Open-source producing.

Last Saturday, I wrote a Godspell blog about the email address we created for my Godspell investors that allows them to submit their ideas about all things related to the production (you can read the blog here).  Since the emails go directly to my inbox, my investors can have an immediate impact on the production.

After I hit publish, I realized that what I was talking/writing/blogging about was an example of the method of business development and production known as “open-source” . . . and I’m a huge advocate.

By allowing your most passionate users . . . who might even be smarter than you . . . to contribute to your product/production/life, you have the potential of creating a more successful product/production/life . . . at less cost to the consumer.

Just ask Wikipedia, OpenOffice,org, etc.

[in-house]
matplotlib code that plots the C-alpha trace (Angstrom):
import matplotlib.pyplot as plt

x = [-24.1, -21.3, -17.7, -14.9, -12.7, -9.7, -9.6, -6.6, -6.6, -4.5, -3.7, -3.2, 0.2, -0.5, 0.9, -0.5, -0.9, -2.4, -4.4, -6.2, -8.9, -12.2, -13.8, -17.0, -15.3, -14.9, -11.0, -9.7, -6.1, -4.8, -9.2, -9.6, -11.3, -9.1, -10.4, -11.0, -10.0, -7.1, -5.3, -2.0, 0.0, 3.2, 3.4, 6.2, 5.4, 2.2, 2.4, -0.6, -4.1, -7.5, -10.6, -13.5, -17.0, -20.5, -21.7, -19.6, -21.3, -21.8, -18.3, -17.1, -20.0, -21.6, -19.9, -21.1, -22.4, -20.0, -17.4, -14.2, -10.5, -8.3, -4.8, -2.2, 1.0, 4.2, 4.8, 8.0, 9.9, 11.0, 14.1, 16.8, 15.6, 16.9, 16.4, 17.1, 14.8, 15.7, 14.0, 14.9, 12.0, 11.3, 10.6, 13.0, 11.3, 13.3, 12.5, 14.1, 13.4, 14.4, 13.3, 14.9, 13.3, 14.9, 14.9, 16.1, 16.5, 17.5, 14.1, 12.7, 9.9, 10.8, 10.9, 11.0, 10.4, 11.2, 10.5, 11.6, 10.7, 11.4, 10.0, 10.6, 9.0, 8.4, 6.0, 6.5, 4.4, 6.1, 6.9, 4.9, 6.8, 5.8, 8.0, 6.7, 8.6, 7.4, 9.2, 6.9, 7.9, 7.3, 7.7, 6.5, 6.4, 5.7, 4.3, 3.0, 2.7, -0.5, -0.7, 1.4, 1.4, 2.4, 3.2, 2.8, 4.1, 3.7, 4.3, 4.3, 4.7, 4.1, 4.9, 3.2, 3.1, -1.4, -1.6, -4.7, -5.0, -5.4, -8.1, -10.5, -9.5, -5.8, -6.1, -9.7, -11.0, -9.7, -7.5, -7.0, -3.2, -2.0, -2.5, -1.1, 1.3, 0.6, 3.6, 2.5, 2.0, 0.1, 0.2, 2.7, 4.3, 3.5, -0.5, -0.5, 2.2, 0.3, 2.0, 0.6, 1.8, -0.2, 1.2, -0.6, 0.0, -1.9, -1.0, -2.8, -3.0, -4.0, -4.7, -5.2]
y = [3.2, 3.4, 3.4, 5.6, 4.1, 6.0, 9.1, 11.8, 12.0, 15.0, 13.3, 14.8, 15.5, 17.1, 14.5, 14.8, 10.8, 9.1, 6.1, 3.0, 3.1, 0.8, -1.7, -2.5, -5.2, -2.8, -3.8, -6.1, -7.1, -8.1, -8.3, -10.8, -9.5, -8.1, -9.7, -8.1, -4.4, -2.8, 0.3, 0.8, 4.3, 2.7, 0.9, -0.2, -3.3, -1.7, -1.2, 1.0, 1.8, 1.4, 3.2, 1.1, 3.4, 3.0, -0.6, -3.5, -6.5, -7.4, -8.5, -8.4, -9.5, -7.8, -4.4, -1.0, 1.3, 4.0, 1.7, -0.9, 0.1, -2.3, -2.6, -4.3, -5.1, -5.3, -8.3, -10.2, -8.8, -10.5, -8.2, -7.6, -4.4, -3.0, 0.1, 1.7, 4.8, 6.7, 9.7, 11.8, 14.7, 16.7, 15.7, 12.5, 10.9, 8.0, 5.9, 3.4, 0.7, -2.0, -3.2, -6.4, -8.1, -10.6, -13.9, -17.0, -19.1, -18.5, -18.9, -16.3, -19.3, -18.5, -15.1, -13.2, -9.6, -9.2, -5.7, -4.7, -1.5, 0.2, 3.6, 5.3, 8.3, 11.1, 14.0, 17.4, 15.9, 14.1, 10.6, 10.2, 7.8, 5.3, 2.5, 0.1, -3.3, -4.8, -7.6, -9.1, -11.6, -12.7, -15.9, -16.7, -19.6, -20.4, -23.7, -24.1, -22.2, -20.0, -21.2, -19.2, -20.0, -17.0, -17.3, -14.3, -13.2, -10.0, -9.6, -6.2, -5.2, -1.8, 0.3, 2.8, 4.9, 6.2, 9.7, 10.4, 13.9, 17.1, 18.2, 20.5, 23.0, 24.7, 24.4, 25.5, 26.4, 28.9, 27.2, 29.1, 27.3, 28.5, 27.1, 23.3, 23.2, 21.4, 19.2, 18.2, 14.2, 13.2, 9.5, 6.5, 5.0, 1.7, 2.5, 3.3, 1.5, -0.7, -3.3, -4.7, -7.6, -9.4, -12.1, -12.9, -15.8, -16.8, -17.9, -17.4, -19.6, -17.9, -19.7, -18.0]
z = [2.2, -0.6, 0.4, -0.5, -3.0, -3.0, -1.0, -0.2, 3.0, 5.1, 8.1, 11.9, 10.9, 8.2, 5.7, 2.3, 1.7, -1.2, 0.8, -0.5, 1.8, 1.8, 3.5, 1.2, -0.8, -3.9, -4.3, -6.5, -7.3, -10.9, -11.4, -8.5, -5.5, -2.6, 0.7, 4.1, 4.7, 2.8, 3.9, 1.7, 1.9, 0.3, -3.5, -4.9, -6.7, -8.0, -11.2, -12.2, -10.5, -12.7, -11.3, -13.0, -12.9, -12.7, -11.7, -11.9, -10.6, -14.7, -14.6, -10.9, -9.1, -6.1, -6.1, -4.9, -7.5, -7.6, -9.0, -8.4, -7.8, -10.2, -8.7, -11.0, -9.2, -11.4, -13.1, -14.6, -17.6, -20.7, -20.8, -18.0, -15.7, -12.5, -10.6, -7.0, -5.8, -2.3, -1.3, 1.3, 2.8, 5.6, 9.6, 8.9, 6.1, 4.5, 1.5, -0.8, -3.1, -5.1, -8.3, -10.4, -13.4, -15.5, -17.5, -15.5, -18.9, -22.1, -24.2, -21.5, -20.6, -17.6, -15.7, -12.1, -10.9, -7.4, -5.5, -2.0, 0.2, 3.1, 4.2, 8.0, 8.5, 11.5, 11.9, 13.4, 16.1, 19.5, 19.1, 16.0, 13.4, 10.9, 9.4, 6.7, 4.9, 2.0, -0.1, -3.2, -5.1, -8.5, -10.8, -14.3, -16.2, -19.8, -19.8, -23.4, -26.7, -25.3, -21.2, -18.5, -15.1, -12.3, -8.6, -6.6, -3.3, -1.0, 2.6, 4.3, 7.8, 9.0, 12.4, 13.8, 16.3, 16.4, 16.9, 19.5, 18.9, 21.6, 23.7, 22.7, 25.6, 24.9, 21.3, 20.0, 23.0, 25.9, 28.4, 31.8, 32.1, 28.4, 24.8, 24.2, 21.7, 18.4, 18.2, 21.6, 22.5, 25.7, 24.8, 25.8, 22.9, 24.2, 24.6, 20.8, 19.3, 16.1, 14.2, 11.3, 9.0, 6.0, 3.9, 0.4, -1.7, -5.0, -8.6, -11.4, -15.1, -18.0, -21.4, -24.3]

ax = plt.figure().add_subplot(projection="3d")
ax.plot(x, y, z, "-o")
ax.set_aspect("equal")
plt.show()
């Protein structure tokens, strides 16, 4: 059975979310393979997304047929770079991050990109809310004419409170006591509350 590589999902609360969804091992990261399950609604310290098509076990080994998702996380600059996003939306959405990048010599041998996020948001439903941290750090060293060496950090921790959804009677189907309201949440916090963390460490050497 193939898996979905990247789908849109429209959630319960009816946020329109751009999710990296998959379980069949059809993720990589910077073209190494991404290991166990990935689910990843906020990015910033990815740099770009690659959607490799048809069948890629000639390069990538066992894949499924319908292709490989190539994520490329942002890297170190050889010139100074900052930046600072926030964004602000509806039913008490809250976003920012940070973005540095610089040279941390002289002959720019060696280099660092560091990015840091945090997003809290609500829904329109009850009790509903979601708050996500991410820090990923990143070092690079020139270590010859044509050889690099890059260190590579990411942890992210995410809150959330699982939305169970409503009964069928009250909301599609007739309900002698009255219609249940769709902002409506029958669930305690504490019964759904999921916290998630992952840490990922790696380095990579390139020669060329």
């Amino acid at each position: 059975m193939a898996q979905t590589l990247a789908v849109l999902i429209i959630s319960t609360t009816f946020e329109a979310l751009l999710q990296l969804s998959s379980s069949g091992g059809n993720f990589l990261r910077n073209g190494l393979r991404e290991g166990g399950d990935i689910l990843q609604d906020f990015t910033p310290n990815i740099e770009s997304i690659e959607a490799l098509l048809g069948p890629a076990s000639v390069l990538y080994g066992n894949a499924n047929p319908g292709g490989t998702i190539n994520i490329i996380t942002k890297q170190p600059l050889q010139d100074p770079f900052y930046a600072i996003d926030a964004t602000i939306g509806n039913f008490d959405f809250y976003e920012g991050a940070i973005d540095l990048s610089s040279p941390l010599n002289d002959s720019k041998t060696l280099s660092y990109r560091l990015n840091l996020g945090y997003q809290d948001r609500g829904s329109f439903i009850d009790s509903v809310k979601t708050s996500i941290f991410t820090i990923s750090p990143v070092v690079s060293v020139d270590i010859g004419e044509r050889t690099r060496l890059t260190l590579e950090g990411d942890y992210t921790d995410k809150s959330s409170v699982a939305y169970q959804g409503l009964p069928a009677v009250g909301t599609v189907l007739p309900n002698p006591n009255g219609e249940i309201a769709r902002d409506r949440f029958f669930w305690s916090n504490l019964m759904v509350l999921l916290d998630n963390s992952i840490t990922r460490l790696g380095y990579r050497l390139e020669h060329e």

Of course, to make sure it’s successful, you have to have a proper procedure for screening and implementation.  Otherwise, you’ll just get a mess.

But there is no reason that every show/theater/artist shouldn’t have an online suggestion box, or some way that your audience can propose adjustments to what you do to help make it better.

And if this idea doesn’t interest you, you may want to adjust your ego just a bit.


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– 37 Days to Godspell!  Read the day-by-day account of producing Godspell on Broadway here.

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Ken created one of the first Broadway podcasts, recording over 250 episodes over 7 years. It features interviews with A-listers in the theater about how they “made it”, including 2 Pulitzer Prize Winners, 7 Academy Award Winners and 76 Tony Award winners. Notable guests include Pasek & Paul, Kenny Leon, Lynn Ahrens and more.